Columbia's older villages facing typical urban woes

March 19, 1995|By Adam Sachs | Adam Sachs,Sun Staff Writer

This summer, a $1.4 million luxury show house will open as one of 30 planned luxury houses on large lots in the Harper's Choice village of Columbia. The ritzy development reflects the -- increasingly upscale drift of the last areas being built in the 27-year-old new town.

But the pricey houses are only about a mile from a concentration of Columbia's original low-income housing, now badly needing repair, and a struggling village center where in the past six weeks an armed robbery, attempted robbery and vandalism with swastikas have occurred.

The contrast -- between some of the older and newer parts of Harper's Choice, Columbia's second-oldest village -- exemplifies the new town's evolution in recent years.

In the Harper's Choice area alone, three different areas are under development by builders putting up houses with price tags that tend to range from $300,000 to $1 million.

Many of Columbia's newest developments -- including River Hill village and parts of Kendall Ridge in Long Reach village -- are similarly expensive, though more moderately priced townhouses and condominiums are planned in those areas.

Meanwhile, some sections of Columbia's older villages -- where Columbia's developer, the Rouse Co., tried to instill diversity -- are showing marked signs of age and an increase, albeit not a dramatic one, in problems more commonly associated with more urban areas.

In Harper's Choice, residents recently voiced heightened concern over property deterioration, declining property values, fear of crime and the growing unattractiveness of their community shopping center.

Residents say Harper's Choice more and more faces urban problems, large and small: crack-cocaine houses, armed robberies at the village center's automated teller machine and along village pathways, and loitering and drug dealing in its affordable housing developments.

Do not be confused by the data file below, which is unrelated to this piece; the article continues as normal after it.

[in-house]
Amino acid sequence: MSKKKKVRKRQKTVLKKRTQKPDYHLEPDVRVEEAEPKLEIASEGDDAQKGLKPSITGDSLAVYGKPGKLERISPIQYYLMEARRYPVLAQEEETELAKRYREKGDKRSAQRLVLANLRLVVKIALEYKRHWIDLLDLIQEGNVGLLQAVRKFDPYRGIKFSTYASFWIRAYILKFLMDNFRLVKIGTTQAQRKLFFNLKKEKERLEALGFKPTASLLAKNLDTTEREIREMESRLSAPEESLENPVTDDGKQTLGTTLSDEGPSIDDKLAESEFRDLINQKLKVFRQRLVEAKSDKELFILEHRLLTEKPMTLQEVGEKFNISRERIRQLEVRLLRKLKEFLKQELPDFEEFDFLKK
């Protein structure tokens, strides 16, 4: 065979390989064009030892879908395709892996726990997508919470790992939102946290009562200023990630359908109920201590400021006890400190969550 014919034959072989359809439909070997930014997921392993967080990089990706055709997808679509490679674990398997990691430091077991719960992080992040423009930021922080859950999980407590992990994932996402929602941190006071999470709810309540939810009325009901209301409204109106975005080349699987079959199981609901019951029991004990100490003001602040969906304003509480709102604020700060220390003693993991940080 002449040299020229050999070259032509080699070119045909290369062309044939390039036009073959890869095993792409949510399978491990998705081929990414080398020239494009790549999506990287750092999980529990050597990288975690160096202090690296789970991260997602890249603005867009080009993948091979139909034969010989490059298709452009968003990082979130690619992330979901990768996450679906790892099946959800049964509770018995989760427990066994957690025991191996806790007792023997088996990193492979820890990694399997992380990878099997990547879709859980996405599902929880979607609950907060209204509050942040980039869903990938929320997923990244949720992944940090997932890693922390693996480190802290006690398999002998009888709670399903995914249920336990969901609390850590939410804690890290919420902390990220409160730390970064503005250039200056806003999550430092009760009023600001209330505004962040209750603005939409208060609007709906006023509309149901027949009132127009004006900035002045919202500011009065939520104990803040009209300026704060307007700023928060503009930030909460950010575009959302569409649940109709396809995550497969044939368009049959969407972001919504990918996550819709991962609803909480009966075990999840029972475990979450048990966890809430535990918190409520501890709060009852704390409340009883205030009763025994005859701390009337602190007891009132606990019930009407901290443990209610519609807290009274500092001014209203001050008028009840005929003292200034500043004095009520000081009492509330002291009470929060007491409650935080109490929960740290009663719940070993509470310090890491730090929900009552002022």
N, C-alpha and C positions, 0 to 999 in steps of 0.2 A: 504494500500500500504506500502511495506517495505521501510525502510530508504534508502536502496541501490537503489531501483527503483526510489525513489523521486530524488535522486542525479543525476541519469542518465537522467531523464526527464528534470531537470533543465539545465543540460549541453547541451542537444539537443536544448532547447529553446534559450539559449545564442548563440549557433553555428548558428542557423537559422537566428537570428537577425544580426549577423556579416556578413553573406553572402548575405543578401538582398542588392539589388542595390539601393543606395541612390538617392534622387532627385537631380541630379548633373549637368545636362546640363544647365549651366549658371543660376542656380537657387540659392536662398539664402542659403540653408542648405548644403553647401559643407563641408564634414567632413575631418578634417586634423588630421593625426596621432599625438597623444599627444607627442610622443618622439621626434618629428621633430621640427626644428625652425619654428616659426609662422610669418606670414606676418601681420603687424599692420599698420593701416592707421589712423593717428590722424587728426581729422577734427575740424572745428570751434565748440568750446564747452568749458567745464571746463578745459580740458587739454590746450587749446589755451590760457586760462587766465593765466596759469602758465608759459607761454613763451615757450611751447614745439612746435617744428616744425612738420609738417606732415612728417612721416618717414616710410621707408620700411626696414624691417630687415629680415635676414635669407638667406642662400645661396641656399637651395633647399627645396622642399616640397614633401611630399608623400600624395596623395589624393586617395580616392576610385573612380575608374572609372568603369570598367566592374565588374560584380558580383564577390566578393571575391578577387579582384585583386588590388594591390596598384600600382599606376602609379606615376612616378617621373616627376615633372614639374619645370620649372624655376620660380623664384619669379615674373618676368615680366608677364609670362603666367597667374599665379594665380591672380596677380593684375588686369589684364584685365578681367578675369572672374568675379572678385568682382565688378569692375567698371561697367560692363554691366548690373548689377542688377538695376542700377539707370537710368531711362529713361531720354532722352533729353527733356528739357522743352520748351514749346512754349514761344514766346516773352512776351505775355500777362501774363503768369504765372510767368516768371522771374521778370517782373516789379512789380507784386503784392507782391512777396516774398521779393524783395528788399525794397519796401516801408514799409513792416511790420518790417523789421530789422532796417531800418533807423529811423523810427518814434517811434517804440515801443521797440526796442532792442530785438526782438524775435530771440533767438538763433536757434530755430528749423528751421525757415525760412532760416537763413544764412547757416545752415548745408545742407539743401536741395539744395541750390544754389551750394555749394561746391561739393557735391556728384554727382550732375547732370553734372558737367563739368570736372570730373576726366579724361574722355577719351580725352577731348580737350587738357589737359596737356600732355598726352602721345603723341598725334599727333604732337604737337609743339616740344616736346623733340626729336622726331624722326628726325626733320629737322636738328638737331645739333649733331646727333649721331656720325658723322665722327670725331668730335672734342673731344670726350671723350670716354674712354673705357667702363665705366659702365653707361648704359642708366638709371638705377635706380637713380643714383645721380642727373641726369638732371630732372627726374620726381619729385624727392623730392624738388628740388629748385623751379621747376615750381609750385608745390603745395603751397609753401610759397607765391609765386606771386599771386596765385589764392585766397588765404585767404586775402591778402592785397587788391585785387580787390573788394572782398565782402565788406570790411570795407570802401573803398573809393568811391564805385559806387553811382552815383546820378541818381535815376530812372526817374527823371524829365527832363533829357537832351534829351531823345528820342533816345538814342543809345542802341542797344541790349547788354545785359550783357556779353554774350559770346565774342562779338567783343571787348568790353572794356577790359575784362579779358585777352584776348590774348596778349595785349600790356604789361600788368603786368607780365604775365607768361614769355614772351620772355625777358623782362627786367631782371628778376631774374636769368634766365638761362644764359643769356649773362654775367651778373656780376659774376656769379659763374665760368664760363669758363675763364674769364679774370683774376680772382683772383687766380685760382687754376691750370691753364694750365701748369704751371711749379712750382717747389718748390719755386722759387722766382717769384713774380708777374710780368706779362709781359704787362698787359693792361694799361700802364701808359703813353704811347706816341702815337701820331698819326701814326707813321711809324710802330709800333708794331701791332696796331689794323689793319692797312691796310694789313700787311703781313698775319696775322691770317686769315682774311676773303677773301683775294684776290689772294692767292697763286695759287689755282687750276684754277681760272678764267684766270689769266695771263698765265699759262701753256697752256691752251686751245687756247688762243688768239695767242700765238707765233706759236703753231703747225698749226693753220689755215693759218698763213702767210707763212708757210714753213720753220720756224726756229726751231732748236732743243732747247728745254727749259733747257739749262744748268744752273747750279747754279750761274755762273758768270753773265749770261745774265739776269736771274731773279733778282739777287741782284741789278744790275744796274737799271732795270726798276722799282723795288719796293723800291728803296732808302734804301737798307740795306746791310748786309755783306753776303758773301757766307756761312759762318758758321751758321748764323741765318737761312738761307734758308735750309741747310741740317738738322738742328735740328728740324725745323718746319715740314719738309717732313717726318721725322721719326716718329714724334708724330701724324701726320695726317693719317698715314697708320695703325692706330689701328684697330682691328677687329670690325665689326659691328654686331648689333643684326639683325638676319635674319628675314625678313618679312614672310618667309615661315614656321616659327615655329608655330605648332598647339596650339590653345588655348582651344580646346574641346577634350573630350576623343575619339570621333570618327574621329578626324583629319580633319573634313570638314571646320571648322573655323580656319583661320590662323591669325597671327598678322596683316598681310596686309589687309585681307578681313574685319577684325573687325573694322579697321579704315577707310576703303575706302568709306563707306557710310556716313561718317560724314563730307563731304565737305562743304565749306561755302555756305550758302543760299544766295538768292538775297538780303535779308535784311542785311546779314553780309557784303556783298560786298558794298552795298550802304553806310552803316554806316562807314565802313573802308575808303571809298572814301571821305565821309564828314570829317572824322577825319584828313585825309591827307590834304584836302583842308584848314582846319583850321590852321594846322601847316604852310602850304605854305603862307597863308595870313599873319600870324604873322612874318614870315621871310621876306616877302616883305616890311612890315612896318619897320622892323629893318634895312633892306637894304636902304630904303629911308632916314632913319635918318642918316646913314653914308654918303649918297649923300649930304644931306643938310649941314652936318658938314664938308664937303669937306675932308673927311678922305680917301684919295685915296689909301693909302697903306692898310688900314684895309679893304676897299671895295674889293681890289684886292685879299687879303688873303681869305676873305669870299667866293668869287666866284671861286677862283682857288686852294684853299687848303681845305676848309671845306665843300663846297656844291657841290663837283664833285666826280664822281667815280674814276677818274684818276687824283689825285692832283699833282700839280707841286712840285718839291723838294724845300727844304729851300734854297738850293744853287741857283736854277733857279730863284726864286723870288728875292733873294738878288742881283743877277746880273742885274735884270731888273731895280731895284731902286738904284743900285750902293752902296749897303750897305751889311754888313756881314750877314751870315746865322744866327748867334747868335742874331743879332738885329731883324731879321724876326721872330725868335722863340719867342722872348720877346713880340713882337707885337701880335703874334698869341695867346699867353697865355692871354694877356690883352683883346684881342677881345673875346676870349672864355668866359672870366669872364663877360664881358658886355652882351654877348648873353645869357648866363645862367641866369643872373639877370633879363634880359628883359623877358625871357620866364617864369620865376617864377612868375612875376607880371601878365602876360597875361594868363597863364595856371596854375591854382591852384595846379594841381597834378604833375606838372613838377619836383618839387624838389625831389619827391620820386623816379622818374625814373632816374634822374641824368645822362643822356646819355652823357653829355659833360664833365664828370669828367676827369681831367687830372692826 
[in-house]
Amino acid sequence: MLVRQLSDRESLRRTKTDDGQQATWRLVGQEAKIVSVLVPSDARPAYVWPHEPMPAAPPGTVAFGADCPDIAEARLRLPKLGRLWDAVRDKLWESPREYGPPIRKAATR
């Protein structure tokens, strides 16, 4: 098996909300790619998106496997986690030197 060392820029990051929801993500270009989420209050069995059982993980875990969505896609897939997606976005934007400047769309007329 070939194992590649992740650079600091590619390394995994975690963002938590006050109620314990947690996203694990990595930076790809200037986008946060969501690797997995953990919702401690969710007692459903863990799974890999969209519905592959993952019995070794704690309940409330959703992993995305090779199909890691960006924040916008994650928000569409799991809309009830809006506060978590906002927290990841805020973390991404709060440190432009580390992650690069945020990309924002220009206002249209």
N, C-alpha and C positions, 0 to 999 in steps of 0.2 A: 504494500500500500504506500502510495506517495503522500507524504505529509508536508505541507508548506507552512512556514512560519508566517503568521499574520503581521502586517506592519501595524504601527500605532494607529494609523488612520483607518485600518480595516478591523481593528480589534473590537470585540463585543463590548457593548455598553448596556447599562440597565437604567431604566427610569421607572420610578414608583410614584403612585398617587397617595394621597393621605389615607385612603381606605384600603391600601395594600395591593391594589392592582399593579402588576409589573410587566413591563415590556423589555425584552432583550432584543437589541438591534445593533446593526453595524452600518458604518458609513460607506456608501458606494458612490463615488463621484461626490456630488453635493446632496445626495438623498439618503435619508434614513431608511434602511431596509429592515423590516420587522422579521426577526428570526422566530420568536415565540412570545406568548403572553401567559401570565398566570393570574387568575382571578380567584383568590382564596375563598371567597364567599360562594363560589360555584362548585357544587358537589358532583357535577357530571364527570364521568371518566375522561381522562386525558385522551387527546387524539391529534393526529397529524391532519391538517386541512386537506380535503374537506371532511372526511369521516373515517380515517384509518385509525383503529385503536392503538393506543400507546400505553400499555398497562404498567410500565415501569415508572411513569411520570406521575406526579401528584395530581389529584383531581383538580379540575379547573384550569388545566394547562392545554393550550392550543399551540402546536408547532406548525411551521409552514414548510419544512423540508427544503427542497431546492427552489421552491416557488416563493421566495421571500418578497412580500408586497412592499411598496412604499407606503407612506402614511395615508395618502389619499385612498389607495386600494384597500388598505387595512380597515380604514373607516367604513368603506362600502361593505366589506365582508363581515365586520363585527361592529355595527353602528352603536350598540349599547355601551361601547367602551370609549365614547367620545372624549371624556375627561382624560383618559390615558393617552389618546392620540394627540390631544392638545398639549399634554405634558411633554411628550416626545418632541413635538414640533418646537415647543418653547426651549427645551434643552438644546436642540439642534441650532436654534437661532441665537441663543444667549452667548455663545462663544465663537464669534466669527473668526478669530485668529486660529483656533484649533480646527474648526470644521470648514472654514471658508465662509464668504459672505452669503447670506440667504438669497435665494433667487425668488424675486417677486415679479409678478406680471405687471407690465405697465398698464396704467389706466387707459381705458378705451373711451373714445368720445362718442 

Some Harper's Choice residents say all this is only natural: The new town can't remain young forever.

"Some people want it to look as pristine as when it was built," said Louise Riemer, a 25-year Harper's Choice resident. "There's a charm to maturing. It's not going to be a brand new community anymore. It's growing up. We're going through growing pains."

But many fear that the community's quality of life is threatened.

Crime in Harper's Choice is "more than a fear, it's a reality," said Thomas Forno, who is running for the village board next month to address a variety of concerns.

He notes that a recent pathway robbery at gunpoint took place behind his condominium development, where crime is on the minds of many elderly residents.

The Harper's Choice Village Center -- once a source of pride as the community gathering spot -- now is a "deserted area for large parts of the day and night" and needs revitalization, says Yale Stenzler, a 23-year resident of the village. The Rouse Co. has beefed up security there recently and is working on plans to improve lighting and attract new merchants.

Many residents say property maintenance in the village has become more lax as the structures age and more of them are occupied by renters instead of owners. Street lighting needs to be improved, crumbling sidewalks repaired and dirty streets cleaned, they say, urging stricter enforcement of architectural guidelines.

Those concerns have been echoed in Columbia's other older villages -- Wilde Lake and Oakland Mills -- where village centers and pathways also have been the site of several armed robberies this year and where property maintenance problems are on the rise. But many longtime Harper's Choice residents say their problems are isolated, not pervasive.

It's a wonderful place to live, they say, pointing to its relatively diverse population, established neighborhoods, wooded areas, the Kahler Hall community and teen center, the village's Fourth of July parade and a high level of parent involvement at Longfellow Elementary School.

"I really don't think the quality of life is threatened," said J. Terry Edmonds, a Harper's Choice village board member. "People may gripe and grumble, but I think they still realize this is a good place, better than most places in the Baltimore metropolitan area. They may be a little spoiled. Sometimes you have to pause and count your blessings."

Even Amelia Rogers, 73 -- a 25-year Harper's Choice resident who caused a stir at a January town meeting by saying some areas of the community are "beginning to look like a slum" -- says she wouldn't consider living anywhere else.

"It's definitely not utopia, but it's very pleasant living," she said. "It's added to my longevity."

The west Columbia village has about 9,000 residents, according to a neighborhood breakdown of 1990 census figures.

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